What this function is doing is simple: it's submitting a request using request, waiting for the response (see the sync keyword set to t) and then reading and returning it with request-response-data. Note that I'm using :sync t because I haven't learned yet how to deal with async, and the request takes less than a second anyway (and I'll probably only submit a blogpost every now and then). For now, what we have is enough for us to submit anonymous posts.

## Getting the ID and Token from the response

A response, after parsed, will look like the following:

((code . 201) (data (id . “1234567890123”) (slug) (token . “uffVIr18ygX2kR7e3vISjVv9o8ukLlmi”) (appearance . “norm”) (language . “”) (rtl . :json-false) (created . “2018-11-16T21:51:58Z”) (updated . “2018-11-16T21:51:58Z”) (title . “title”) (body . “body”) (tags . []) (views . 0)))

The 13-digit post id is what tells us where to find the post in the web. If id is the one in the example above, then the url of a post is given by https://write.as/1234567890123, or https://write.as/1234567890123.md (note the .md extension) for displaying it with markdown syntax. The 32-character token is only required if we want to either update or claim an anonymous post.

To get the id and token from the response, the following is sufficient.

(assoc-default 'id (assoc 'data writefreely-response))
(assoc-default 'token (assoc 'data writefreely-response))


## Storing writefreely data somewhere meaningful

We could have a directory where we save all posts. Or alternatively a cache file that stores information about all posts we submit. But I figured the simplest thing to do is to store the ID and token information in the Org document itself. The advantages of this approach is that we can then update posts later, by checking if the document already has an ID and token, and we don't have to clutter our filesystem with extra stuff. Additionally, we can get an URL in the Org document to visit the post online.

I decided to store the id and token, and the url in file-local variables. That's also easy to accomplish using one of two Emacs built-in functions: add-file-local-variable or add-file-local-variable-prop-line.

(add-file-local-variable 'writefreely-id "1234567890123")


## Putting it all together

Now we write an interactive function that gets the title and the body of a document, sends them to write.as using a POST request, and stores the post-id and post-token in the current file.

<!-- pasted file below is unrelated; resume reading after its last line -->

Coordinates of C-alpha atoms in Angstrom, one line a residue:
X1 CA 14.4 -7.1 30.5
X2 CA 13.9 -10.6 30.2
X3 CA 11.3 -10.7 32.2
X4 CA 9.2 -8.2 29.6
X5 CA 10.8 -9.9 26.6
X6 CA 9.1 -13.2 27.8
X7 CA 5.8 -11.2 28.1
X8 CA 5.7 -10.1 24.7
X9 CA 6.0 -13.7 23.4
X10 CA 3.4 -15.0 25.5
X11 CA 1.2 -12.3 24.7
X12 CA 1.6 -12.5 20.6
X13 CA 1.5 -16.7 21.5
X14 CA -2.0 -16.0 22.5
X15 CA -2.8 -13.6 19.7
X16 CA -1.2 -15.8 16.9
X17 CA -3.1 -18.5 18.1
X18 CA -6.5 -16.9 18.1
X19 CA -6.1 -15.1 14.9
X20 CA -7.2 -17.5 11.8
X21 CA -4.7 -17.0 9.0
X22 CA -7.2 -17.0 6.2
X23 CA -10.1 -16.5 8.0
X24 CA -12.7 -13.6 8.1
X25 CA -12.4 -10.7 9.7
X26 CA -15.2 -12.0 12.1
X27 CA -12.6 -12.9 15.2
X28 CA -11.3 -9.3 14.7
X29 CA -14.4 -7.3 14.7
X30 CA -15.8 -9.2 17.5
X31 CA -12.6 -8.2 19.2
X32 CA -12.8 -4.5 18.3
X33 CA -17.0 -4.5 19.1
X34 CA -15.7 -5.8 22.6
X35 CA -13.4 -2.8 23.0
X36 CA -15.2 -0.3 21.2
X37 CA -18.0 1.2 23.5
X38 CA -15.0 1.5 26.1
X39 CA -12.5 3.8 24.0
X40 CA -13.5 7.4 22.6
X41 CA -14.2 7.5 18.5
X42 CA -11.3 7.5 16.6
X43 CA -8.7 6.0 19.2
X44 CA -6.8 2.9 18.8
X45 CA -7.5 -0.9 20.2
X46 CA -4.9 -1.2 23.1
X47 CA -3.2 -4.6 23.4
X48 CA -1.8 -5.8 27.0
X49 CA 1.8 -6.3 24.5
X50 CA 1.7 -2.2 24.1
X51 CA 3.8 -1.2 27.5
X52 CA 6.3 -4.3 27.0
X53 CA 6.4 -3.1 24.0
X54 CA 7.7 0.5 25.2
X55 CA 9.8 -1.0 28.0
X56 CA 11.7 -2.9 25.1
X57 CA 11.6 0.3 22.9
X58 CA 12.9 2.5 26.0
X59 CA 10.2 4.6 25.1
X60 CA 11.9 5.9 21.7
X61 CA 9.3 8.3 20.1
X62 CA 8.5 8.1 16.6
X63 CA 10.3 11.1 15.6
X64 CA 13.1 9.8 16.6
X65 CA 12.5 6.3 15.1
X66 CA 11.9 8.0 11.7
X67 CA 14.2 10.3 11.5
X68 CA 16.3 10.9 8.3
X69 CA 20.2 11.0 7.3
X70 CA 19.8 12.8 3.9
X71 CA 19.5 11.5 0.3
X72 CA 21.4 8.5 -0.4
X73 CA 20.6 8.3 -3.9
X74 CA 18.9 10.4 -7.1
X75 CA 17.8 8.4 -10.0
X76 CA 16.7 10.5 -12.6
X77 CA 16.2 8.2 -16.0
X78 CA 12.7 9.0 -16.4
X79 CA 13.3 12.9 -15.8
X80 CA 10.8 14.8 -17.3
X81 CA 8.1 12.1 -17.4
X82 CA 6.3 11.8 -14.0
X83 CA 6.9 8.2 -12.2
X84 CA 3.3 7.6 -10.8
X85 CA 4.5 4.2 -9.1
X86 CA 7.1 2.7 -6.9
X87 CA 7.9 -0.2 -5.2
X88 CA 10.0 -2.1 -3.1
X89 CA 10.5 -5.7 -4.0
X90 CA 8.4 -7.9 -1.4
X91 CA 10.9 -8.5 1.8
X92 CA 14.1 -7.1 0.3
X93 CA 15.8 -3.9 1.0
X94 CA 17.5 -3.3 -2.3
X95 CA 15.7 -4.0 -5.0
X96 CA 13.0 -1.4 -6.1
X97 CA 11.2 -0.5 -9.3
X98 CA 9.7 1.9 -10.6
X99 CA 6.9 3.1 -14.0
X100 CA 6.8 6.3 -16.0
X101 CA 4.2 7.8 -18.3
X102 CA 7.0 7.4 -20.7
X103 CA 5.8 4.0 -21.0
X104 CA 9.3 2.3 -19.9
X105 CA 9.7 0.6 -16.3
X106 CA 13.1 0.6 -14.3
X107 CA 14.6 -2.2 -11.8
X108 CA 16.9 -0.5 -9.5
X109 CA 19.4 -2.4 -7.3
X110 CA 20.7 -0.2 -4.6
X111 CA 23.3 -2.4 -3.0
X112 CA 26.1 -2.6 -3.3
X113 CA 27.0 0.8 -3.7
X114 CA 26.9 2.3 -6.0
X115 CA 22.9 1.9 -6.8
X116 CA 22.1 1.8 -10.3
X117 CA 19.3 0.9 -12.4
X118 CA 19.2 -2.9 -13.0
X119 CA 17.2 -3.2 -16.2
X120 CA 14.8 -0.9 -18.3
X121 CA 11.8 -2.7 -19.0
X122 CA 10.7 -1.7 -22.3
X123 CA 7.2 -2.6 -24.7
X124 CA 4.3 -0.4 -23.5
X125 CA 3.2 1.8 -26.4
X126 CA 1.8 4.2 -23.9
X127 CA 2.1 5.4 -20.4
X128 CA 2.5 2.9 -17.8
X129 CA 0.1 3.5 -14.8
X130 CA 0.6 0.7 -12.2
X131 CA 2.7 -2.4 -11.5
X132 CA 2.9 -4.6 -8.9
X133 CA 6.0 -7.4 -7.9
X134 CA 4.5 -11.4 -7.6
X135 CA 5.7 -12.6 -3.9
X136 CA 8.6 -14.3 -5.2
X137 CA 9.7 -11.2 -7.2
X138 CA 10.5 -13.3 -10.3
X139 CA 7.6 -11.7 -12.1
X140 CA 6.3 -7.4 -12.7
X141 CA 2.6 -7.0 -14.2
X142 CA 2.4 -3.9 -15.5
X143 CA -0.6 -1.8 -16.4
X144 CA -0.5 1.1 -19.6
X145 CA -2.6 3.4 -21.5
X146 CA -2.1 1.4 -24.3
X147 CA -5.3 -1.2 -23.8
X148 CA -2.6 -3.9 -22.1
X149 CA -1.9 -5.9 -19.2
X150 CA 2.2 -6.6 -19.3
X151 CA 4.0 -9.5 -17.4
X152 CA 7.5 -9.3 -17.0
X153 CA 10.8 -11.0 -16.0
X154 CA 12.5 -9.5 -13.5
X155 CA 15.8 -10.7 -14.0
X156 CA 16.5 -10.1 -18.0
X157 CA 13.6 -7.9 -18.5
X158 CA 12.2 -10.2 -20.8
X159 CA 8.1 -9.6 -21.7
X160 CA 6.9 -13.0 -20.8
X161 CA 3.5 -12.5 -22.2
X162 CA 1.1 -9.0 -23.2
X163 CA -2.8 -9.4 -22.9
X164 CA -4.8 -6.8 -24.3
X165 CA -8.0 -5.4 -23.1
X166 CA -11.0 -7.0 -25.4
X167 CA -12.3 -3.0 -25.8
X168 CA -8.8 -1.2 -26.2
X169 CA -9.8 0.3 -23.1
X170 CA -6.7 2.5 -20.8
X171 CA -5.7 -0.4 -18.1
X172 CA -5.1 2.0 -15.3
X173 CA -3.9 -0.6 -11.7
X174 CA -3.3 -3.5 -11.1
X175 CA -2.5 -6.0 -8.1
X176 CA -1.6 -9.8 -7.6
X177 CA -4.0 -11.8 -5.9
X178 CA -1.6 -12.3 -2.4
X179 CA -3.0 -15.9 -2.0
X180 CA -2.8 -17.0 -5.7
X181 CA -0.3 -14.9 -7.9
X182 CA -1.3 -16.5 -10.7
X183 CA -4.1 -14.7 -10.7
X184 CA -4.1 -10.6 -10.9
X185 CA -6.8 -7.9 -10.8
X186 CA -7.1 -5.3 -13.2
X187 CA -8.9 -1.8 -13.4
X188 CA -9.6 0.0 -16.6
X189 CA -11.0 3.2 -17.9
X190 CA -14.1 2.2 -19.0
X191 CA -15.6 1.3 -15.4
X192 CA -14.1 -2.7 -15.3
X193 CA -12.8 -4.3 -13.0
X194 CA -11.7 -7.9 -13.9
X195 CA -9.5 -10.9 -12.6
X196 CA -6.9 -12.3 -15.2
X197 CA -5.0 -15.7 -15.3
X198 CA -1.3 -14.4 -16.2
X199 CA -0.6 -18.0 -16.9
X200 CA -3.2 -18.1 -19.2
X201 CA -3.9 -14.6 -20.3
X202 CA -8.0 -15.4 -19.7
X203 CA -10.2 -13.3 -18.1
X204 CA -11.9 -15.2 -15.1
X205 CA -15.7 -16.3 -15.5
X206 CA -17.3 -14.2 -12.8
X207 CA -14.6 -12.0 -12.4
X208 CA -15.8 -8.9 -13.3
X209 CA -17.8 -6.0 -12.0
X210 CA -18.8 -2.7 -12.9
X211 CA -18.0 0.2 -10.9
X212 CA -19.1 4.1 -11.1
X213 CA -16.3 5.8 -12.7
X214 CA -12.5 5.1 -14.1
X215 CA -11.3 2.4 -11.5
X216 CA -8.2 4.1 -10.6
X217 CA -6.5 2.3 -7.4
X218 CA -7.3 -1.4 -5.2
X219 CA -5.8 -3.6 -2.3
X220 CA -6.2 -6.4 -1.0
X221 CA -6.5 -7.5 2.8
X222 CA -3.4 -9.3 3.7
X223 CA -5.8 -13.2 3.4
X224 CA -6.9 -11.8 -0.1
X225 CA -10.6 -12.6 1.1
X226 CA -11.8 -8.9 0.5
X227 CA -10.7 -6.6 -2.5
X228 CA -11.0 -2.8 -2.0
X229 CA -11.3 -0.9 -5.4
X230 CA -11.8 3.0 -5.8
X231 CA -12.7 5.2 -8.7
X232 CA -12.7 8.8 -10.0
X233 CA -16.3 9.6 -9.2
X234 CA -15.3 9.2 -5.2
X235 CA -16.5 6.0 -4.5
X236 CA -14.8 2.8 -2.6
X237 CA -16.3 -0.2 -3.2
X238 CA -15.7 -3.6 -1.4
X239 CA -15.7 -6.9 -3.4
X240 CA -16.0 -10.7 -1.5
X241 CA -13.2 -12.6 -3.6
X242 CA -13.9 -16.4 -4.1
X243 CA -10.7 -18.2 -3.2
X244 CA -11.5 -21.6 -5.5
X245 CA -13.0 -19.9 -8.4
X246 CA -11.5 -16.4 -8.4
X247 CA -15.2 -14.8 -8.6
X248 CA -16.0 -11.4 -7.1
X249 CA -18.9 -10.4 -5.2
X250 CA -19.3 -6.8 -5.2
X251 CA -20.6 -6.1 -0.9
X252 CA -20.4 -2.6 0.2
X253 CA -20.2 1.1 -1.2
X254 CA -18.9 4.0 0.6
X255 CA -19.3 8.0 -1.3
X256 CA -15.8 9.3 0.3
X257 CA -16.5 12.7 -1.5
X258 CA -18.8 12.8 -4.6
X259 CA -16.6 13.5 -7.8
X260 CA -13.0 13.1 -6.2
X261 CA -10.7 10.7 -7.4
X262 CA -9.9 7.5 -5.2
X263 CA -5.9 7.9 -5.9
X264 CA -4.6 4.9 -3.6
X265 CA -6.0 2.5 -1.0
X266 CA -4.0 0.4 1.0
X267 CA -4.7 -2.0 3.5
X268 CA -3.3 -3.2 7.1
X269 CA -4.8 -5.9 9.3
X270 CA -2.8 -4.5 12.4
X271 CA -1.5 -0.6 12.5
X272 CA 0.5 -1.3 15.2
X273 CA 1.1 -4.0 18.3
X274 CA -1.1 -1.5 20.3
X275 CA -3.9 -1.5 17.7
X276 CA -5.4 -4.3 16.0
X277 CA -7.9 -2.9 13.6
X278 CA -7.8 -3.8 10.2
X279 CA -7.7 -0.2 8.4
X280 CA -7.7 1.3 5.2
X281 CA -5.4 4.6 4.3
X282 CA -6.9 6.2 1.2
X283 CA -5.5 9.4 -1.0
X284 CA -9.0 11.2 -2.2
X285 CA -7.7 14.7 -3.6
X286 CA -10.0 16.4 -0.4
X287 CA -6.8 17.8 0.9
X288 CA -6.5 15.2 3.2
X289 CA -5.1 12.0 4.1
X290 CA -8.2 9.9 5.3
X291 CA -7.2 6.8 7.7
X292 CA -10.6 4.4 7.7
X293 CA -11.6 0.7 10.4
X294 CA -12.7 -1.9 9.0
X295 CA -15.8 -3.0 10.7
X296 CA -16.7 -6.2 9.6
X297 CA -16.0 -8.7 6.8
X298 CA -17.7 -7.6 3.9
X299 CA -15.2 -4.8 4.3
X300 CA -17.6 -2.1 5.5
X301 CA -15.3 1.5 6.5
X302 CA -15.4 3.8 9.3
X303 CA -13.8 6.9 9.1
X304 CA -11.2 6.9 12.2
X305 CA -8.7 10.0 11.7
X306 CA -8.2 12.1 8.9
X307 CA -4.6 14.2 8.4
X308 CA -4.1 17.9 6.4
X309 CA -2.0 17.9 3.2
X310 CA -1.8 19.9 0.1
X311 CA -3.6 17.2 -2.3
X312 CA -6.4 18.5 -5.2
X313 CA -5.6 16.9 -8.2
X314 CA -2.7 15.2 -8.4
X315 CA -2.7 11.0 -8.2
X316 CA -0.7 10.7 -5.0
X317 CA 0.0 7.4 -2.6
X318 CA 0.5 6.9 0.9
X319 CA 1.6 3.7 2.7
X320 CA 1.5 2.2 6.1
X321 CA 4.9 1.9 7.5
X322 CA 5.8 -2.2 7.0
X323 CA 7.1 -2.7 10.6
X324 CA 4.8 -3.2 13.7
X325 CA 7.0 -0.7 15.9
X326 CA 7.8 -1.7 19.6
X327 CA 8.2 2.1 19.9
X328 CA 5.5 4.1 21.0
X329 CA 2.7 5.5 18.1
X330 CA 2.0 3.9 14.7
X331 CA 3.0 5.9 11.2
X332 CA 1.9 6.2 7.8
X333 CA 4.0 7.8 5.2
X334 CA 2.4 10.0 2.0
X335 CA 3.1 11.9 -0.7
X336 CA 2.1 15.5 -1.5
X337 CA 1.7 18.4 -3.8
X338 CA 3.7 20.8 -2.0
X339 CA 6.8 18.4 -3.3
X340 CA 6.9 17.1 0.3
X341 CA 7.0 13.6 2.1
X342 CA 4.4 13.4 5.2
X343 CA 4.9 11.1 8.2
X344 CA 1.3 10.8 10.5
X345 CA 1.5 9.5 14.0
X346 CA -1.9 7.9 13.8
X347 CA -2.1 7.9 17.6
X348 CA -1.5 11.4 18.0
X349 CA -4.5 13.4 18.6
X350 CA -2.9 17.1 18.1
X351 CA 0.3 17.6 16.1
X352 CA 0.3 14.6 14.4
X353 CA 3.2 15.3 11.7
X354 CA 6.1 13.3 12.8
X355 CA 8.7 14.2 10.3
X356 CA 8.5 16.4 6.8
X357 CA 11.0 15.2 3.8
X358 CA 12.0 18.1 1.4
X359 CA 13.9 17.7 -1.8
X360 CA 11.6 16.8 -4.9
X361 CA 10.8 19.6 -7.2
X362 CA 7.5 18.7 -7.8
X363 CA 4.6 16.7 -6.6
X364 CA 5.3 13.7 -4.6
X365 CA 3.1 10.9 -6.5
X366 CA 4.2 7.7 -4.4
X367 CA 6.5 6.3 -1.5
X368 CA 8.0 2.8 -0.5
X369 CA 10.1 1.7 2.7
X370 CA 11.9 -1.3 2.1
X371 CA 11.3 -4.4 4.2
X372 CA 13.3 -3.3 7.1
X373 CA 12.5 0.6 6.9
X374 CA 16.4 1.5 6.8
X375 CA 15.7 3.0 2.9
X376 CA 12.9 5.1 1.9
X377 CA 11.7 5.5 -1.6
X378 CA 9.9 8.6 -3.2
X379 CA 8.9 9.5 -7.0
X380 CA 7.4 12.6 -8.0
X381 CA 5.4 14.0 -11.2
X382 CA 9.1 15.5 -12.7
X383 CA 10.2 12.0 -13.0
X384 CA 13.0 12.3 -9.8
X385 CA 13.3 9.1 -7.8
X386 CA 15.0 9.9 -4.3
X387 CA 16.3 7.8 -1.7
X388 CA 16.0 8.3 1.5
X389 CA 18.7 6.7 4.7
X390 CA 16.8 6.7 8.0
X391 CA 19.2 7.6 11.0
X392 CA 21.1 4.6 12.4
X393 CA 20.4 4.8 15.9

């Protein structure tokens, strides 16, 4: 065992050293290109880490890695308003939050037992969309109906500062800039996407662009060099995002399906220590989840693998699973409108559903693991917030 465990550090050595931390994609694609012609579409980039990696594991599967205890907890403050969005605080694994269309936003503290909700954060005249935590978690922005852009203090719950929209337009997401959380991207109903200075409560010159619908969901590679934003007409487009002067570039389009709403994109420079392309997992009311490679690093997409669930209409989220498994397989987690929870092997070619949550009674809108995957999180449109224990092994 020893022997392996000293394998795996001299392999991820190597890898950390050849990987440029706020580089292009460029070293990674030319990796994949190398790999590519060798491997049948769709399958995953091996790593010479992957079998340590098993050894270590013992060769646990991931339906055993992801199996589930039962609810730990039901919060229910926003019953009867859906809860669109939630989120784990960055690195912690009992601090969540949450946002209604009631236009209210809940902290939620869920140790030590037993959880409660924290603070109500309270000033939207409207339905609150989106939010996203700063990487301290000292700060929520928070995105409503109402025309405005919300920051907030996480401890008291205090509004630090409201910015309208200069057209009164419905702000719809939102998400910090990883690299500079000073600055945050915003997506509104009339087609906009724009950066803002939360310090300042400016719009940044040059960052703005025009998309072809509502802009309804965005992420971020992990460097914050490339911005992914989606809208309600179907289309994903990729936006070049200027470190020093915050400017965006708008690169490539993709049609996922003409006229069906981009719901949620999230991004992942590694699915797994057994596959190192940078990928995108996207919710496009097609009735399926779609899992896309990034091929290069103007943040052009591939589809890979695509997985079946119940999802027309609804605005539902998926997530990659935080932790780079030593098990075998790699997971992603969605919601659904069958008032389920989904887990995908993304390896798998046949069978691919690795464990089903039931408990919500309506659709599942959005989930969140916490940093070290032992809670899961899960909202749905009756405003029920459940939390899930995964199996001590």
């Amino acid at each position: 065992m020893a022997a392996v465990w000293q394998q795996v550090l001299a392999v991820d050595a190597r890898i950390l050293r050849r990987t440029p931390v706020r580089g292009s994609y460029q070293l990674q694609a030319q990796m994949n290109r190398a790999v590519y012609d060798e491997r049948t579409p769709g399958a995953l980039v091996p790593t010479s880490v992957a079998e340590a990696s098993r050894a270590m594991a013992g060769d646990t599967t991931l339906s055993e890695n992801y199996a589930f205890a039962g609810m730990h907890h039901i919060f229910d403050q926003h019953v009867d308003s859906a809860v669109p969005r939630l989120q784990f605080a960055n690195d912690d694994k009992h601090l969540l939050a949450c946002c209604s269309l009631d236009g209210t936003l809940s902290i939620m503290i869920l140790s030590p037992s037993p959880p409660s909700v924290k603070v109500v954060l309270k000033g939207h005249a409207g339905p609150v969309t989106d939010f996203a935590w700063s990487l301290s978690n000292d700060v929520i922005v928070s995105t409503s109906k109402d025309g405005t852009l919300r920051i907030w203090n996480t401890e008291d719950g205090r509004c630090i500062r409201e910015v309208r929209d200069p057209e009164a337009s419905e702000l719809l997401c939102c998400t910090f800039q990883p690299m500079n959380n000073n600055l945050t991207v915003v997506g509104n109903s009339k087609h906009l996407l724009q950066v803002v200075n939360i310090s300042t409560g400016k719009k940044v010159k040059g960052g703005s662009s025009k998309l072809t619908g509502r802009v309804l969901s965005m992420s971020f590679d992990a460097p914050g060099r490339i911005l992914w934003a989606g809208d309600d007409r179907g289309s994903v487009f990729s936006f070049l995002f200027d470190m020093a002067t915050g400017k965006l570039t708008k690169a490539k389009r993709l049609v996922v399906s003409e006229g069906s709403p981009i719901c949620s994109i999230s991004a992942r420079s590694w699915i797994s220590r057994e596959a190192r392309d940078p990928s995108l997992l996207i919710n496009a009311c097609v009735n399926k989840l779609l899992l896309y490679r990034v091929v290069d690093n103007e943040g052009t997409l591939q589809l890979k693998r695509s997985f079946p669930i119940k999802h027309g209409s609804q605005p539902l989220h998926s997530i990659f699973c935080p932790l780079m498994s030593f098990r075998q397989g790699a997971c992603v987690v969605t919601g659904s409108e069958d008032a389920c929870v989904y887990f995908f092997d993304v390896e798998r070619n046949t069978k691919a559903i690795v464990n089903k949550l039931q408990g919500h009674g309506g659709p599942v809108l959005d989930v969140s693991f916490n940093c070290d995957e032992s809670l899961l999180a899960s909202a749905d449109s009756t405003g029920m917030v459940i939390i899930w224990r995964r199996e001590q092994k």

(defun writefreely-publish-buffer ()
"Publish the current Org buffer to a writefreely instance."
(let* ((title (writefreely-get-orgmode-keyword "TITLE"))
(body (writefreely-org-to-md-string))
;; POST the blogpost with title and body
(response (writefreely-post-publish-request title body))
;; Get the id and token from the response
(post-id (assoc-default 'id (assoc 'data response)))
(post-token (assoc-default 'token (assoc 'data response))))
;; Use setq-local as well because otherwise the local variables won't be
;; evaluated until we reopen the file.
(setq-local writefreely-post-id post-id)
(setq-local writefreely-post-token post-token)


# Next steps

WriteFreely.el is available on GitHub. You can find install instructions on the README file. For now, what I'd like to add are the following features:

• Get a confirmation from the user before publishing.
• Update a post, if the Org file already contains writefreely local variables.
• A function to open the post online.
• Allow posting as authenticated user.

This is done by setting the variable writefreely-auth-token` to an authentication token. In order to not keep it hanging around in the open, you can encrypt and load it on startup as described in this post from Mastering Emacs.

• [ ] Delete a post.
• [ ] Automatically upload images from the filesystem.
• [ ] Retrieve post into an Org file.
• Figure out how to make Ox-md export code as code, not text.

Now depend on ox-gfm instead of ox-md.

# Things I wish to see in write.as

Proper syntax highlighting for different languages would be awesome.